Properly mixing your lacquer with thinner will make the difference in whether you have orange peeling on your finished product or a perfectly smooth surface. Orange peels are drips underneath the painted surface that cannot be removed without starting over. The ratio for mixing thinner to lacquer will depend on the type of lacquer and the material and purpose you will be using it for. The specifications are obtained from the lacquer product supplier and are typically available at the time of purchase.
Set up your mixing station in a well-ventilated area. The fumes from lacquer and thinner can cause dizziness and nausea if there is not enough ventilation. It is best to complete this task outdoors if at all possible.
Cover the surface of the workspace. Thinner will damage any finished surfaces or grass it is spilled on. Cover the surface with cardboard and it will soak up any spills you may have during mixing.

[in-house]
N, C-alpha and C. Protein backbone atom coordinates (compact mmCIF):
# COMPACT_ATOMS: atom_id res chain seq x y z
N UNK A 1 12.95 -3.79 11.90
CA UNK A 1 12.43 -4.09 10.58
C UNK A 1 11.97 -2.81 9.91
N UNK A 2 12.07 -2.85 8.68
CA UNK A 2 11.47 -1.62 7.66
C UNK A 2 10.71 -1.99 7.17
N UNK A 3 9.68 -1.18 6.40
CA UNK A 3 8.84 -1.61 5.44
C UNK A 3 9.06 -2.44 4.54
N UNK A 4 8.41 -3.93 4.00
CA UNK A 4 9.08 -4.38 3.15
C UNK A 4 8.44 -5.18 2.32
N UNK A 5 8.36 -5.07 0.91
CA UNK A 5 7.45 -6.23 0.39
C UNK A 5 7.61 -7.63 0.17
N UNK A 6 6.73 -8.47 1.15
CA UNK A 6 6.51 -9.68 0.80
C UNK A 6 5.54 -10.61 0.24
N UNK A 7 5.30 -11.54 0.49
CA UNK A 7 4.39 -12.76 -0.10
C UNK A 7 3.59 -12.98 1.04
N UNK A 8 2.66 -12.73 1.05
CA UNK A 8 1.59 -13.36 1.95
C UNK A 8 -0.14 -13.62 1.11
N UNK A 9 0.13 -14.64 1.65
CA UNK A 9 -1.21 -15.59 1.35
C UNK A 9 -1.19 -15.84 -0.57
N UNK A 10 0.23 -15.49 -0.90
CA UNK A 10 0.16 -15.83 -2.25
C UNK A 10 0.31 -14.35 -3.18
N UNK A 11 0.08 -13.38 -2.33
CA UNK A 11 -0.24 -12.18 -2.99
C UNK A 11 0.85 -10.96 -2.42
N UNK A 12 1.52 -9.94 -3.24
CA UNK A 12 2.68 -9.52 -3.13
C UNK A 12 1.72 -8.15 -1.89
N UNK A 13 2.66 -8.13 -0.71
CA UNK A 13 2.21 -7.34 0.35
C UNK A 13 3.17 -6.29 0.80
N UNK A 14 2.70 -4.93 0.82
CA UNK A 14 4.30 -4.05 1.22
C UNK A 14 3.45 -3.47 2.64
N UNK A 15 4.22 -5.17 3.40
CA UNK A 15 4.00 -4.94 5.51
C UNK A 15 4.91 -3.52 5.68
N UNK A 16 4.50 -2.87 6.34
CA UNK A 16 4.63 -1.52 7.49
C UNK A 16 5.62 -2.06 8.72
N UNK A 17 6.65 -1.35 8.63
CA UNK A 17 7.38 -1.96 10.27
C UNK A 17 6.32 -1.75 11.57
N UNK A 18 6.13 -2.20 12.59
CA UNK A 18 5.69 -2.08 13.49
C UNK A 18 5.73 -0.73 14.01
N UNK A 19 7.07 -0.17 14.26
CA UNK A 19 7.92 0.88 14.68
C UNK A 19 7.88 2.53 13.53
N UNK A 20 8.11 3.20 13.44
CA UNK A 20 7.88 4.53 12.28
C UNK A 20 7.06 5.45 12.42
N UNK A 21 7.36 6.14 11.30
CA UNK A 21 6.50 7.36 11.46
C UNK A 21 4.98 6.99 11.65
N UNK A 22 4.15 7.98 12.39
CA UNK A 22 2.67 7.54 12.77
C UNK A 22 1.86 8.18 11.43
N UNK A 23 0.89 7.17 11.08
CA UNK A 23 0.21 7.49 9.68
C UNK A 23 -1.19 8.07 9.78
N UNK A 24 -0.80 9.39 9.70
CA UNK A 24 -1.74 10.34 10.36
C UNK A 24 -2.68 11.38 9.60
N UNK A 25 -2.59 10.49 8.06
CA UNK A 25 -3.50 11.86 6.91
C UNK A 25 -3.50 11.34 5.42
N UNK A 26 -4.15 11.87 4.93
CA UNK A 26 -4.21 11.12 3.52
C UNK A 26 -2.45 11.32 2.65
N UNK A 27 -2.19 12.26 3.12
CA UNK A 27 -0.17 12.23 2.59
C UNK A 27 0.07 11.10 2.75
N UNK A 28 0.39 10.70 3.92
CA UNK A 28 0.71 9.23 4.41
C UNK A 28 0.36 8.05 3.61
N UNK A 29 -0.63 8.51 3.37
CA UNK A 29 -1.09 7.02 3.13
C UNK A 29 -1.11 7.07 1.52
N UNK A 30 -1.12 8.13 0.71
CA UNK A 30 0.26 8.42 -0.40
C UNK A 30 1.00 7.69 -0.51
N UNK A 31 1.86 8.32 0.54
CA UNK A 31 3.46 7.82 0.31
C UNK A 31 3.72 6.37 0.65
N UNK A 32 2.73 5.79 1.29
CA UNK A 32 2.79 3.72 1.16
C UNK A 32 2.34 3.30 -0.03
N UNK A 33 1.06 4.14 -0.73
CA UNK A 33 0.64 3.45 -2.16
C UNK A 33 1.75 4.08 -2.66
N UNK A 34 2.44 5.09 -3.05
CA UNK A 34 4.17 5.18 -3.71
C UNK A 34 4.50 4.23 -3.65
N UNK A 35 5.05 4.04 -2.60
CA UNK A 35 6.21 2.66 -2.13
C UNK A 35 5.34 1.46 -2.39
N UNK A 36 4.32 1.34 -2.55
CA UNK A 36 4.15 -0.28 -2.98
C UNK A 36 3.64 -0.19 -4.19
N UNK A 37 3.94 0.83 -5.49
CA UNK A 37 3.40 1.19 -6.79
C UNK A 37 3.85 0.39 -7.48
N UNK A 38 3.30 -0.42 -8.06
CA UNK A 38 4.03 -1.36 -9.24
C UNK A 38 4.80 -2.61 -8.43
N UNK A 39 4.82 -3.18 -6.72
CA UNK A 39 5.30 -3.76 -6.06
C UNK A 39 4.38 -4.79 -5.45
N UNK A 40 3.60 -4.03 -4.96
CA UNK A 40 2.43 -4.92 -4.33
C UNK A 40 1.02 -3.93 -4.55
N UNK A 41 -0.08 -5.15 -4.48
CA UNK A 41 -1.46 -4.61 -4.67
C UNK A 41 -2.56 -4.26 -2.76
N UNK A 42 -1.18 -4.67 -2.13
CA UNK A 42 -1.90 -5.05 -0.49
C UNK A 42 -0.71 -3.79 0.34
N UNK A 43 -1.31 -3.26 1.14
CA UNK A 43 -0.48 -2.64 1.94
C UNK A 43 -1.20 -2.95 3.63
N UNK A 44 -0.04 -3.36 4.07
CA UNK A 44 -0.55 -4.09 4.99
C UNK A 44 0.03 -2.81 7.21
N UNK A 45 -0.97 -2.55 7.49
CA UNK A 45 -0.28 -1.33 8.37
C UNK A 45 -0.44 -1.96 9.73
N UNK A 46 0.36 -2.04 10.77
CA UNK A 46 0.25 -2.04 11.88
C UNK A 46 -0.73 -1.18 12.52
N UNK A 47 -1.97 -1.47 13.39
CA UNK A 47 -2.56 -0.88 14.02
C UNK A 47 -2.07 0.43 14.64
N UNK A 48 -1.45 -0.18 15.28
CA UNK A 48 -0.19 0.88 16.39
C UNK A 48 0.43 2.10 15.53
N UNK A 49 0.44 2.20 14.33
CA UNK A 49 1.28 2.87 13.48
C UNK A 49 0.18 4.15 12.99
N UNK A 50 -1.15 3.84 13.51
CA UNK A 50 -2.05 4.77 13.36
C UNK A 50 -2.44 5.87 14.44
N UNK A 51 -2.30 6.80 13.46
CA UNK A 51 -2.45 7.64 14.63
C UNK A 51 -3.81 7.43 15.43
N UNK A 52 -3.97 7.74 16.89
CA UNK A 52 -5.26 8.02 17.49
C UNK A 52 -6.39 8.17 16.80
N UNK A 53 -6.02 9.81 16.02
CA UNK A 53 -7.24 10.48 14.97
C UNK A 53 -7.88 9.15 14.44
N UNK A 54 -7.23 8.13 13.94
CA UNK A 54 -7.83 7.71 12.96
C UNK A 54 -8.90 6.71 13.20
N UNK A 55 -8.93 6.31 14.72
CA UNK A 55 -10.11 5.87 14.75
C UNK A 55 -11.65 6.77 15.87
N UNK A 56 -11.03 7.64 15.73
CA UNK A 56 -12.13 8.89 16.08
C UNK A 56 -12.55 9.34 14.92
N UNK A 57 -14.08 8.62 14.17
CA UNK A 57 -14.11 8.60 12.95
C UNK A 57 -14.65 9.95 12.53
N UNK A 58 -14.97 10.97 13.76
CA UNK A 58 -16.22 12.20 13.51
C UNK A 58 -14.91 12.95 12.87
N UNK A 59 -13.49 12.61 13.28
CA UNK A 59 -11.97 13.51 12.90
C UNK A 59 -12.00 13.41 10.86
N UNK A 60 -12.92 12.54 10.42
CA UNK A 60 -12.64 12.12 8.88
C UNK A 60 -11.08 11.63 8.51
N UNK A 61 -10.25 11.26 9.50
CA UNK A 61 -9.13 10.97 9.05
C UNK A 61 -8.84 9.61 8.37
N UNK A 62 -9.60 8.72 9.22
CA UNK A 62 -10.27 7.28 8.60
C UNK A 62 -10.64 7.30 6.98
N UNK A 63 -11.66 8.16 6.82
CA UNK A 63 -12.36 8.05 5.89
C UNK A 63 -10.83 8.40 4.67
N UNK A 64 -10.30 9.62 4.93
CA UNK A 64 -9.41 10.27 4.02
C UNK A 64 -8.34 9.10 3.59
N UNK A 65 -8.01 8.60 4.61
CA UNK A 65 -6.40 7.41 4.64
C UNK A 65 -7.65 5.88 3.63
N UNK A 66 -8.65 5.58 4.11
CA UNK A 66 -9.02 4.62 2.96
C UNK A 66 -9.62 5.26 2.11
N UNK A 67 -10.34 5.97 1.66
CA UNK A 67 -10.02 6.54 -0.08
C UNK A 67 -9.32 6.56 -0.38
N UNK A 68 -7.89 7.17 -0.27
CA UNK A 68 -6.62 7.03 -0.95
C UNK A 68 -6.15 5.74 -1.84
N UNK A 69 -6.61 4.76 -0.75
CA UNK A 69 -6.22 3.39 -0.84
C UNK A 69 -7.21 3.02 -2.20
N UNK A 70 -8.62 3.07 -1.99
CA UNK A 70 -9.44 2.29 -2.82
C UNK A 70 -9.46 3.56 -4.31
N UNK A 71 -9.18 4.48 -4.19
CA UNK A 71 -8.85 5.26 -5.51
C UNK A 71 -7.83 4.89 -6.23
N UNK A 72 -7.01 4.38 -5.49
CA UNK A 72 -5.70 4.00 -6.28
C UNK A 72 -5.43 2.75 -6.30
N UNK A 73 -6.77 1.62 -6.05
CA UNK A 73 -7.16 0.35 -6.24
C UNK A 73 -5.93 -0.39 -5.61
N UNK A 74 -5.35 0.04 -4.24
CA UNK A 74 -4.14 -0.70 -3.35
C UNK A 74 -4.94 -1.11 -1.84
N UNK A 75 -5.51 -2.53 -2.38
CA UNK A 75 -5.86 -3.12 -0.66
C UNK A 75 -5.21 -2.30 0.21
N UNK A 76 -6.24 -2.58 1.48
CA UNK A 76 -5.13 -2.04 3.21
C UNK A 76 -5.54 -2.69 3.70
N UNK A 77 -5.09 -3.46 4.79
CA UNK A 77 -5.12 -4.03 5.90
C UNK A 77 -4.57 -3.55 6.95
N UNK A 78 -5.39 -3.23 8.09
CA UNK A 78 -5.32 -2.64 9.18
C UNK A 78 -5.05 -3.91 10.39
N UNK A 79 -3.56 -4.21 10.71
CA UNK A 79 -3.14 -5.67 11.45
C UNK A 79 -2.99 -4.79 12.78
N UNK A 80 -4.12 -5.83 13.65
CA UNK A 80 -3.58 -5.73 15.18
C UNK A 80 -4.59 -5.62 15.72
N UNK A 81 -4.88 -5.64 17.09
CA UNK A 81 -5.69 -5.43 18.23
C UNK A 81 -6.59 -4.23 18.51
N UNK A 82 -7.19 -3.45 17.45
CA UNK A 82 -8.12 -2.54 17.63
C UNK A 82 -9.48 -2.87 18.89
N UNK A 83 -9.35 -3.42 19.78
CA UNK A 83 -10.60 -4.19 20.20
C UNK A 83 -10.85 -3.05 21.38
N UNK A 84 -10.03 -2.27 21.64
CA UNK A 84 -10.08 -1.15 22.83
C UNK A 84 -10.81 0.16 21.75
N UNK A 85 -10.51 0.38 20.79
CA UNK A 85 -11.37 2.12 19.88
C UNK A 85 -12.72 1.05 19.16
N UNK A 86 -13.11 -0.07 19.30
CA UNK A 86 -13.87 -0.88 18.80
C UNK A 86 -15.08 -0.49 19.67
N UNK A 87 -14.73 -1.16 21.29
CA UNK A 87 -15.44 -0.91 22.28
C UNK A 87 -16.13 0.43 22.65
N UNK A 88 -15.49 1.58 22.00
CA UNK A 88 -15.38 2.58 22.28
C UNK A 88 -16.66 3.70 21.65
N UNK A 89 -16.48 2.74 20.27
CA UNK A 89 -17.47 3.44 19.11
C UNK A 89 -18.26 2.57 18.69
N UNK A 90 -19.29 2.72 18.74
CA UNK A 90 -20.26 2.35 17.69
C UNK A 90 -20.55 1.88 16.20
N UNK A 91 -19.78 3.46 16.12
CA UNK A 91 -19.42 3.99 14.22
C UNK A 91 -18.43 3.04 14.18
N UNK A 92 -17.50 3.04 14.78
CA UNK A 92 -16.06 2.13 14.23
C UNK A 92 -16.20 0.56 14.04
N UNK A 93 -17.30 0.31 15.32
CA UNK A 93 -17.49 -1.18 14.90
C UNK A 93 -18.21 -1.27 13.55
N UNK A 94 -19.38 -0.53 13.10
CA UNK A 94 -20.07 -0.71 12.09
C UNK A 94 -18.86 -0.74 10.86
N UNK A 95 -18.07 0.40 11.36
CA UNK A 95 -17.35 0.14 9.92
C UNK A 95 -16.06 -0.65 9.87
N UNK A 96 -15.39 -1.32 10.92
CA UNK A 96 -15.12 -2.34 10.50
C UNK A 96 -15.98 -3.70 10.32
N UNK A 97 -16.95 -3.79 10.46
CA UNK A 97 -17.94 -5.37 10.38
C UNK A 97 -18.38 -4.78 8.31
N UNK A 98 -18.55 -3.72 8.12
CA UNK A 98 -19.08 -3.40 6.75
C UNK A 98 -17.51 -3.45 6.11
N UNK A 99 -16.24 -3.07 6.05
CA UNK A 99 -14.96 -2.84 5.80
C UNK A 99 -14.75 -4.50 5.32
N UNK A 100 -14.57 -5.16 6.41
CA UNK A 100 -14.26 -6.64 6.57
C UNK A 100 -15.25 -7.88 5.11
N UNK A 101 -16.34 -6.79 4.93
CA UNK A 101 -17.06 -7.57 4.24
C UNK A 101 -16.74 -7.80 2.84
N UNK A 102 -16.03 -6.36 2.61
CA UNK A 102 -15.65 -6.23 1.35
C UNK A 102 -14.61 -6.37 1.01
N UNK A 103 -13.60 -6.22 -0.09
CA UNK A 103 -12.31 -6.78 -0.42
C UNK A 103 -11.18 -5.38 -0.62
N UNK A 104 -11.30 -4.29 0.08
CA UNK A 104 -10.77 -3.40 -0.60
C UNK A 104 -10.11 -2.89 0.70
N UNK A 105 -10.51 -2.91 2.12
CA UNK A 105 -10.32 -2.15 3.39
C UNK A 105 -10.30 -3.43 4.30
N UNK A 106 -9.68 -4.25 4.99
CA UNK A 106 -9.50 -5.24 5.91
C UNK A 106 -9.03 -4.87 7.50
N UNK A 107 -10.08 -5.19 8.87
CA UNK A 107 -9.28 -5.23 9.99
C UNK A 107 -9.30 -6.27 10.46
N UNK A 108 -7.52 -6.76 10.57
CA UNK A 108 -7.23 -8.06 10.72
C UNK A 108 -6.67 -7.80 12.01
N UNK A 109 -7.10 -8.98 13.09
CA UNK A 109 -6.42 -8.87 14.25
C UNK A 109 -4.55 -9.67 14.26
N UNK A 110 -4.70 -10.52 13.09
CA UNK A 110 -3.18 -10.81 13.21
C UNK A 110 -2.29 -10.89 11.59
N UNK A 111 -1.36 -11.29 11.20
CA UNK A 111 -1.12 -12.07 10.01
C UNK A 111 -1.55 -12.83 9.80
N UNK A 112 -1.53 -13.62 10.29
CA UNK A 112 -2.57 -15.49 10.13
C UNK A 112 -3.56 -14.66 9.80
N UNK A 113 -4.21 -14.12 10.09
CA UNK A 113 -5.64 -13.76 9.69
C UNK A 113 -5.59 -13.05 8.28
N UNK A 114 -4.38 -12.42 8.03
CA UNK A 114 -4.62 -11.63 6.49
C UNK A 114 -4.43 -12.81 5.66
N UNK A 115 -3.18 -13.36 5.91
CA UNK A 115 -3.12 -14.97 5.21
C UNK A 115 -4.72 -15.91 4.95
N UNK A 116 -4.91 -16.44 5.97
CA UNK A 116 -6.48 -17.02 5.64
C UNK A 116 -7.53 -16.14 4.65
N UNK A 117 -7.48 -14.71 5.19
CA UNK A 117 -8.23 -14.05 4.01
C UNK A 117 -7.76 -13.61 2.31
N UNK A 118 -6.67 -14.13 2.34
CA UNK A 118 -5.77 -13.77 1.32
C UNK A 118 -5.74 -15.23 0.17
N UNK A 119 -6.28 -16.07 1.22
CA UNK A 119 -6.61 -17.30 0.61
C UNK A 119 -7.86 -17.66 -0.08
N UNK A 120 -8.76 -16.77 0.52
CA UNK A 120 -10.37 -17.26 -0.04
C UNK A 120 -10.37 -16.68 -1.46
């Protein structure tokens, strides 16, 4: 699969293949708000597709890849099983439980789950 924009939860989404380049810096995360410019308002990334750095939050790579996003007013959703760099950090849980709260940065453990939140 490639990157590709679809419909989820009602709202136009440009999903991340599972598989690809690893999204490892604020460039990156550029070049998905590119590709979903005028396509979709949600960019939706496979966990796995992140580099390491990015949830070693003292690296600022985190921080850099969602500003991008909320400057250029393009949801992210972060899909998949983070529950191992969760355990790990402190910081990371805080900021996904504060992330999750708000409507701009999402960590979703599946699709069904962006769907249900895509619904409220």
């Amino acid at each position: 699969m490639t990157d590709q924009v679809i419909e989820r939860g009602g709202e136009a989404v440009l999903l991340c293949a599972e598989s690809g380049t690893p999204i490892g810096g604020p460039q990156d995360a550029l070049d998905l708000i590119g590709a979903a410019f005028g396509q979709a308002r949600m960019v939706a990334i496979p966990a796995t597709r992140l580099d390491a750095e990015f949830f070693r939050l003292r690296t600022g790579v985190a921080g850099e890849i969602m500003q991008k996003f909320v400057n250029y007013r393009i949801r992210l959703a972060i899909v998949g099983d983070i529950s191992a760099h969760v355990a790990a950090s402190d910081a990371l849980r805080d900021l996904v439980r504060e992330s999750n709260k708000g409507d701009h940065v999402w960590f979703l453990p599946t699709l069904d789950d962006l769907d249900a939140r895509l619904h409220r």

Put on protective eye goggles and rubber gloves to keep the thinner from splashing your eyes or coming into contact with your skin. Thinner will irritate small cuts and wounds, and dry out your skin.
Calculate how much lacquer and thinner you need using the ratio on the product specification sheet provided with the lacquer. For example, if the ratio should be 5:1, then add 1 cup of thinner for every 5 cups of lacquer.
Place the amount of lacquer needed into a separate container.
Add the thinner, being sure to maintain your ratio figured in step 4.
Stir the mixture until it is a uniform color and you can no longer see the thinner. This will take two to three minutes of constant stirring with a paint stick. Be sure to stir around the edges and across the mixture to ensure there are no thick spots in the lacquer.
Things You'll Need:
- Eye goggles
- Rubber gloves
- Product specification sheet
- Mixing container
- Paint stirring stick
Based in southern Virginia, Kristy Robinson has been writing for various websites since 2008. Her work focuses on tutorials and self-help articles. Robinson holds a Bachelor of Science in criminal justice from American InterContinental University.